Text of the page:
The discrepancy between this rhetoric of influence and the rise in right-wing Zionism is striking. Every elections cycle the Arab parties claim that the outgoing Knesset was the most racist of all Knessets. Since the 2000s it has been a common occurrence to witness right-wing attempts to disqualify Arab politicians. Thus far, the only response has been to defend representation and insist on it. The question becomes whether there exists a red line in which the disadvantages of Arab representation in an increasingly racist and right-wing Knesset outweigh the benefits. For if representation is sought at any expense, this feeds into fetishism.
If the answer is yes, and the moment is approaching, then it is puzzling why there is no preparation for the moment in which boycott becomes feasible or necessary. The main argument against boycott is that it may create a political vacuum, which could be utilized by co-opting forces from within the establishment. But one can resolve this concern over vacuum by creating extra-parliamentary institutions that channel political will. In this manner, boycott becomes a political option, rather than an act of despair from politics. Another argument is that boycott needs a strong and collective force to be influential and meaningful. Yet, again, political forces can guarantee this only by preparing for it. One cannot neglect it, and then point out that there is no readiness for this option.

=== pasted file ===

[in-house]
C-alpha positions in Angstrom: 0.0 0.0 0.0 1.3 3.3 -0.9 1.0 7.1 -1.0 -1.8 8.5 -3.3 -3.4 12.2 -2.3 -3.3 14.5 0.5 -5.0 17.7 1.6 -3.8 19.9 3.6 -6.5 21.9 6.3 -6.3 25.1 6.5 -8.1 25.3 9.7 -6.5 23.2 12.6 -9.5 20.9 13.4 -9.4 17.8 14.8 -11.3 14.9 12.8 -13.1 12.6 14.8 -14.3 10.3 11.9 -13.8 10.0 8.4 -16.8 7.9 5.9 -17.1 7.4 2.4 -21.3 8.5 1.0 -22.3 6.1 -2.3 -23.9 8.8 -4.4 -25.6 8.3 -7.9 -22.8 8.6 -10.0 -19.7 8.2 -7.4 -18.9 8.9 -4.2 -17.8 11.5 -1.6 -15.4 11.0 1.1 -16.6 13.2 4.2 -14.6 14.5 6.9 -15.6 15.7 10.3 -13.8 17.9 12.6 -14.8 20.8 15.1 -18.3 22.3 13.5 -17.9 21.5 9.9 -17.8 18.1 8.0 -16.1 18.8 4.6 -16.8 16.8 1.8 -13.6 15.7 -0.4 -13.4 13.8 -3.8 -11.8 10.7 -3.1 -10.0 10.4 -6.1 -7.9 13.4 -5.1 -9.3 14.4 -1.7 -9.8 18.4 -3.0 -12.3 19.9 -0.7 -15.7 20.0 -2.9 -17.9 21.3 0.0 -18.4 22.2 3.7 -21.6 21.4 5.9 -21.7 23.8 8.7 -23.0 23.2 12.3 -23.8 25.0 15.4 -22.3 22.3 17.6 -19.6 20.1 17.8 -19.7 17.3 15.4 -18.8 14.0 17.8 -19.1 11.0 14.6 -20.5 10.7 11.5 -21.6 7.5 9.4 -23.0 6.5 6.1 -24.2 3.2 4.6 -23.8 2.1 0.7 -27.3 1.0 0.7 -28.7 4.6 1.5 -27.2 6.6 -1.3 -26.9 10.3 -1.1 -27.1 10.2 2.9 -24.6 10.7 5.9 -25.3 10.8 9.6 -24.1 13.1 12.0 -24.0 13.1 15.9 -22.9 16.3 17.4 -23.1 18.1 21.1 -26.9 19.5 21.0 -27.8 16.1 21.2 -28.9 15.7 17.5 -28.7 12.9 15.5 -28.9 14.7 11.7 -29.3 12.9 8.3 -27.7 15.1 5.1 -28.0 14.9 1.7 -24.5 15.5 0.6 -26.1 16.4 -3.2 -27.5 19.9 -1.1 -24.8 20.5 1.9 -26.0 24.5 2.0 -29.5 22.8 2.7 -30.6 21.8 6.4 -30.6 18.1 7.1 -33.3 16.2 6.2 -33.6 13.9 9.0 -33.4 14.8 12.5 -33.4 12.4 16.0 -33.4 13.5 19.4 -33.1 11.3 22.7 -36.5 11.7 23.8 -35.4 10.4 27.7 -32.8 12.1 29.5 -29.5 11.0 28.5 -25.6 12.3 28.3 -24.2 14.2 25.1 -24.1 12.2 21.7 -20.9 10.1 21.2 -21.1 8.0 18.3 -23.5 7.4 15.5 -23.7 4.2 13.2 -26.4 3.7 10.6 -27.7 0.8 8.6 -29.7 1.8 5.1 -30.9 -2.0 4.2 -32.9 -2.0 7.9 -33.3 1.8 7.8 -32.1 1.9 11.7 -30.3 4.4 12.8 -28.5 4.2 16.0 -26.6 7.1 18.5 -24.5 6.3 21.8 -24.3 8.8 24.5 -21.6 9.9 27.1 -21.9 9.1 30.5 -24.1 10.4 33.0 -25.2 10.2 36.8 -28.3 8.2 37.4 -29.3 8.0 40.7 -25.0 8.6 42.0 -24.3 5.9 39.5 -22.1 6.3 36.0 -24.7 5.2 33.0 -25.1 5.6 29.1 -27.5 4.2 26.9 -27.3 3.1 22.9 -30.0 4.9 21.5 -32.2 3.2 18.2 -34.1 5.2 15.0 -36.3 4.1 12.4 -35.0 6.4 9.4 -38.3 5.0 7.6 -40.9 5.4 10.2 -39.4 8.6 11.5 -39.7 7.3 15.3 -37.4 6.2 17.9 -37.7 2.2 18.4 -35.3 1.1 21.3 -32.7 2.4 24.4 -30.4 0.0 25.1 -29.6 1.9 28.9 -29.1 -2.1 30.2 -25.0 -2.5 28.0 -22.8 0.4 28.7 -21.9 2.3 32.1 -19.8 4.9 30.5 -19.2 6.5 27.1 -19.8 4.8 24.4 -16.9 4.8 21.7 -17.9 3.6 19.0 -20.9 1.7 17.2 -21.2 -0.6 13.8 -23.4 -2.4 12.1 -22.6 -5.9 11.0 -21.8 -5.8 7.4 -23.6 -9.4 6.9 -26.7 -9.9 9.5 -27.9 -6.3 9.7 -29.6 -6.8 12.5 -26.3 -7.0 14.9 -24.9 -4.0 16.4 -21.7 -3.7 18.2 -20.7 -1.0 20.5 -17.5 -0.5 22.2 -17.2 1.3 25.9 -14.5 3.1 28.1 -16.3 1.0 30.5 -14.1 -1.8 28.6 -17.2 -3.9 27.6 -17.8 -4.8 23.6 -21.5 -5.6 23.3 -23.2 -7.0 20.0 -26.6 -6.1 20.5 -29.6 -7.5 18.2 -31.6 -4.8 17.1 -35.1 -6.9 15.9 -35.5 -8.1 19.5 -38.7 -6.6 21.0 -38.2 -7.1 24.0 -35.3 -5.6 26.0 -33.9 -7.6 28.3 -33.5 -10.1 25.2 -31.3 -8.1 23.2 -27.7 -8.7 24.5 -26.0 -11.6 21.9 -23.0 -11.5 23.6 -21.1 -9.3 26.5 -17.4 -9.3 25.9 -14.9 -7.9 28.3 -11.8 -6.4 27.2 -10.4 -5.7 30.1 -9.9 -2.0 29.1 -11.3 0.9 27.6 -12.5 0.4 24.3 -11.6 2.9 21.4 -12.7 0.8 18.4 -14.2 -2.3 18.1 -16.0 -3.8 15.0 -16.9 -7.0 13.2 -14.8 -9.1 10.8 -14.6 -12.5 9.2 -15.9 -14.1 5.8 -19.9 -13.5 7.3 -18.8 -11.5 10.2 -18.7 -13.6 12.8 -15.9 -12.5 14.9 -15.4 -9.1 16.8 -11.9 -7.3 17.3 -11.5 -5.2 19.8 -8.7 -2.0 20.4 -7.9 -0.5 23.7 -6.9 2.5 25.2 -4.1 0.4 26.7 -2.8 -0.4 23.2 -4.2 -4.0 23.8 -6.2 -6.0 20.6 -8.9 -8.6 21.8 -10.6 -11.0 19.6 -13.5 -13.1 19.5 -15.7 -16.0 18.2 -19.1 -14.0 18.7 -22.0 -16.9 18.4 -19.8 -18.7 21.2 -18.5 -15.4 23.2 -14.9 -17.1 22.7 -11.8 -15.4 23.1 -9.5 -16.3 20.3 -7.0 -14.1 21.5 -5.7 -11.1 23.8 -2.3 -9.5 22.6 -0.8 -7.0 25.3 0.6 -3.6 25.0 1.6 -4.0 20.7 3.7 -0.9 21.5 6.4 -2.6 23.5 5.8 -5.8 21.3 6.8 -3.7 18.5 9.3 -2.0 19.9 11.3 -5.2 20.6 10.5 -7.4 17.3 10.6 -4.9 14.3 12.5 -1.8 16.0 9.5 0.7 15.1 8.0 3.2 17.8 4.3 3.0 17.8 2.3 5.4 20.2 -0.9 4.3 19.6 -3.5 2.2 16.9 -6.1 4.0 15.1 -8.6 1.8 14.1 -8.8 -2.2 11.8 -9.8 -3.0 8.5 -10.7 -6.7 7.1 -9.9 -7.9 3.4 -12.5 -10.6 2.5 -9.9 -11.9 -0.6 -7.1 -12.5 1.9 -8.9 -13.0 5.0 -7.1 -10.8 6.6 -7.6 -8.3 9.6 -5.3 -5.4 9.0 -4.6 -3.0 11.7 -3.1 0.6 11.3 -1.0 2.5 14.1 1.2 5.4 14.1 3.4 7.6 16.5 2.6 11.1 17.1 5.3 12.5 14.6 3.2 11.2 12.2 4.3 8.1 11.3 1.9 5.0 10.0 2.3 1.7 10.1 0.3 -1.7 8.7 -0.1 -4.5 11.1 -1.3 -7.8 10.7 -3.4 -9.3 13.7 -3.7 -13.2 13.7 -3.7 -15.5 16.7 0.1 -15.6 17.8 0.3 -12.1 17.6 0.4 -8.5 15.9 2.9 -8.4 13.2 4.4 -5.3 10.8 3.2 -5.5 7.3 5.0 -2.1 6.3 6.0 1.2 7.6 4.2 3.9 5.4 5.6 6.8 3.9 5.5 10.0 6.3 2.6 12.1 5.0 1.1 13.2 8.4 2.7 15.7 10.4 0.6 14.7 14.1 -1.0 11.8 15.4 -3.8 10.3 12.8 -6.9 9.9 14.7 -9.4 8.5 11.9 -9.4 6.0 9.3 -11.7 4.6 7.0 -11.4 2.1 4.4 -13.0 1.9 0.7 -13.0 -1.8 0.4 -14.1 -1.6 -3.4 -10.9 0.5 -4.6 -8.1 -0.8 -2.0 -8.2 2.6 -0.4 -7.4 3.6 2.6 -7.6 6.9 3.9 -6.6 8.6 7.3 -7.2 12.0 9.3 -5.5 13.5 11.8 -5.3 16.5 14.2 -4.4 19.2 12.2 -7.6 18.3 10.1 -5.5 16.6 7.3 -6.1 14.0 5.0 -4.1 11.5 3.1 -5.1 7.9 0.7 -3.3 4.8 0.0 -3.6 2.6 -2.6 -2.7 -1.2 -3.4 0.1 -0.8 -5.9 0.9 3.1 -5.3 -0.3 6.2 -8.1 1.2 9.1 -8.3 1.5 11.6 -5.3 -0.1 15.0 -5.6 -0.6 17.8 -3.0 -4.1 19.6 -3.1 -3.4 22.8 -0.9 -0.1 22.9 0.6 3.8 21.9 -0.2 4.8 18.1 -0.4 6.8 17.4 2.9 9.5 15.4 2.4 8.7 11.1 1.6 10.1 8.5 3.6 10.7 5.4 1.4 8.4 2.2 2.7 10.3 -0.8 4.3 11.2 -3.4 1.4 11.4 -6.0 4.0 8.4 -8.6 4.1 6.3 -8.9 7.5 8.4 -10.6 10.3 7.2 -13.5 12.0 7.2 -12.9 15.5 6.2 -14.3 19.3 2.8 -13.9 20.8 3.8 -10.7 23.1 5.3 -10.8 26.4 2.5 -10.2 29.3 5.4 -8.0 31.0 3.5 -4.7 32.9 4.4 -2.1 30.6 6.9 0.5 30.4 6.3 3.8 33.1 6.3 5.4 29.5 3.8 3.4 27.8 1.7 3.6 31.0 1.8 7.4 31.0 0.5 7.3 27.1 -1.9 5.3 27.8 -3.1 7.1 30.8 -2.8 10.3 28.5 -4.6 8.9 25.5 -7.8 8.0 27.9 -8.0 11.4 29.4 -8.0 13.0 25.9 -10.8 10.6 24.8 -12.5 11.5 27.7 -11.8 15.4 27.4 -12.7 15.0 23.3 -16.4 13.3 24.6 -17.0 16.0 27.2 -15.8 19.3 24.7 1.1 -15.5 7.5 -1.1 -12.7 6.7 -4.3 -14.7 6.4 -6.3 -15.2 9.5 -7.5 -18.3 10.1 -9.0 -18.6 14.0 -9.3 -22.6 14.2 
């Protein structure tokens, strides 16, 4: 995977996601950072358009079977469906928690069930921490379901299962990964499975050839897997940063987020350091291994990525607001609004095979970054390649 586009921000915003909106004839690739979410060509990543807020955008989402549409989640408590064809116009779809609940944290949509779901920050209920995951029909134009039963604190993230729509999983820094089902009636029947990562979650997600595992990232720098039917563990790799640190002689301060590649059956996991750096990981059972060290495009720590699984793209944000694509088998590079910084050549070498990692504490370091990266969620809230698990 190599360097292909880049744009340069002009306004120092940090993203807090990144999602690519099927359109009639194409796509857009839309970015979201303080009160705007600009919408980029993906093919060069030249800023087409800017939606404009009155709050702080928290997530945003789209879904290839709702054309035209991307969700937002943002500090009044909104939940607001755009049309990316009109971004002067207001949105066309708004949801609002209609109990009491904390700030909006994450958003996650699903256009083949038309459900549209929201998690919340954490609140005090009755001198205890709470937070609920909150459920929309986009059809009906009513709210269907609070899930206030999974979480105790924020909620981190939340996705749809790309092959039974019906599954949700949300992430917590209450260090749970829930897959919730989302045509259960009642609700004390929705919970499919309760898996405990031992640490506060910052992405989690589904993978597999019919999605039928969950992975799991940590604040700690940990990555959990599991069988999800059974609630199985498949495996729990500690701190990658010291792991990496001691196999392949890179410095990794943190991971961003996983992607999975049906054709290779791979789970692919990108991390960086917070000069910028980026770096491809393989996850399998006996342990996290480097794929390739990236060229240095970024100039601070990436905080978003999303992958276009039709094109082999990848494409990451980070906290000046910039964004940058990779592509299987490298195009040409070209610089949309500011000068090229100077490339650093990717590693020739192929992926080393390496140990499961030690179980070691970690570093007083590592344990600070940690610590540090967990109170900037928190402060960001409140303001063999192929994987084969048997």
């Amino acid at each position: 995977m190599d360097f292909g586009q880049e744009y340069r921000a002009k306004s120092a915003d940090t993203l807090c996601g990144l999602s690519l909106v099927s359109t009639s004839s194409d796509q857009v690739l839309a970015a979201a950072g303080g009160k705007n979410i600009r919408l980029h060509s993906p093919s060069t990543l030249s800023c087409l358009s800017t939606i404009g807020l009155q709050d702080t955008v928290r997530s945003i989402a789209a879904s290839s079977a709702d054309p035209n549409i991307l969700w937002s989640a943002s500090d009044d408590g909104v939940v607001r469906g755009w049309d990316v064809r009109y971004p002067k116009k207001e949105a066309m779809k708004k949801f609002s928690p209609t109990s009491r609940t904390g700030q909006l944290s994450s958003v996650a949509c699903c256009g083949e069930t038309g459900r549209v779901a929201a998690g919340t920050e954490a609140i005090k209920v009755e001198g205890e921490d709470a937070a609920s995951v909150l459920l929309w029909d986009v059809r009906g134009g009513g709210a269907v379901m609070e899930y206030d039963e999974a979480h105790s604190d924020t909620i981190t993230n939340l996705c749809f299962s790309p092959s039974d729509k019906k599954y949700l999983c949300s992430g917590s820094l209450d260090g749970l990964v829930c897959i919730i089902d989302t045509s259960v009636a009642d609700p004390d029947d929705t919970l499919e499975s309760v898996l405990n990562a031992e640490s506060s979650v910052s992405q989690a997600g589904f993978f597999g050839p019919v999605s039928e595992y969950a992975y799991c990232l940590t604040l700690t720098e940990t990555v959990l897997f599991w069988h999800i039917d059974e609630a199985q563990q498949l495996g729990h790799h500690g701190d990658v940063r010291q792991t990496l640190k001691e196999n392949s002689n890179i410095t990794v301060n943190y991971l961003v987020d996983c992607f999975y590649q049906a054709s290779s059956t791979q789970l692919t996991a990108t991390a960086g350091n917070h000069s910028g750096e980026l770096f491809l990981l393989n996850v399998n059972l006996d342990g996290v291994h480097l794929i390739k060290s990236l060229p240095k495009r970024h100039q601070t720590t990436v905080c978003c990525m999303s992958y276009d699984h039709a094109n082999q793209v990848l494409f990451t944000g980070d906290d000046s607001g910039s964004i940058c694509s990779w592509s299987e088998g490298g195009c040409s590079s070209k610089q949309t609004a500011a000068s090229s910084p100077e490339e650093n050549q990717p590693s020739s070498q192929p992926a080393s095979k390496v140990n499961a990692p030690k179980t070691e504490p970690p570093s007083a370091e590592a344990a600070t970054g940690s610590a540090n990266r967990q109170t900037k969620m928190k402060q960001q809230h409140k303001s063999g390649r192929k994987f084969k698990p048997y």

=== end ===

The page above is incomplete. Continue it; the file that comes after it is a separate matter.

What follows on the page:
Between Sovereignty and Exclusion:
Deceptive rhetoric often conceals disagreements between the parties forming the list. Despite some similarity in the rhetoric, there are deep disagreements. All the parties in the list use the rhetoric of “indigenous people.” Nevertheless, looking deeper than the rhetoric reveals that only a minority takes it seriously. If indigeneity entails challenging state sovereignty, then the problem is less one of exclusion, but one of inclusion in a flawed and unjust sovereignty. The Arab citizens are always-already included in an exclusive structure. Therefore, the Israeli attempt to exclude Arabs from formal politics and the Arab reaction by insisting on inclusion, and forming the Joint List to guarantee representation, is merely part of the larger picture. Reducing the whole to the part reifies representation. This reification is evident in the reduction of influence and legitimation to the elections.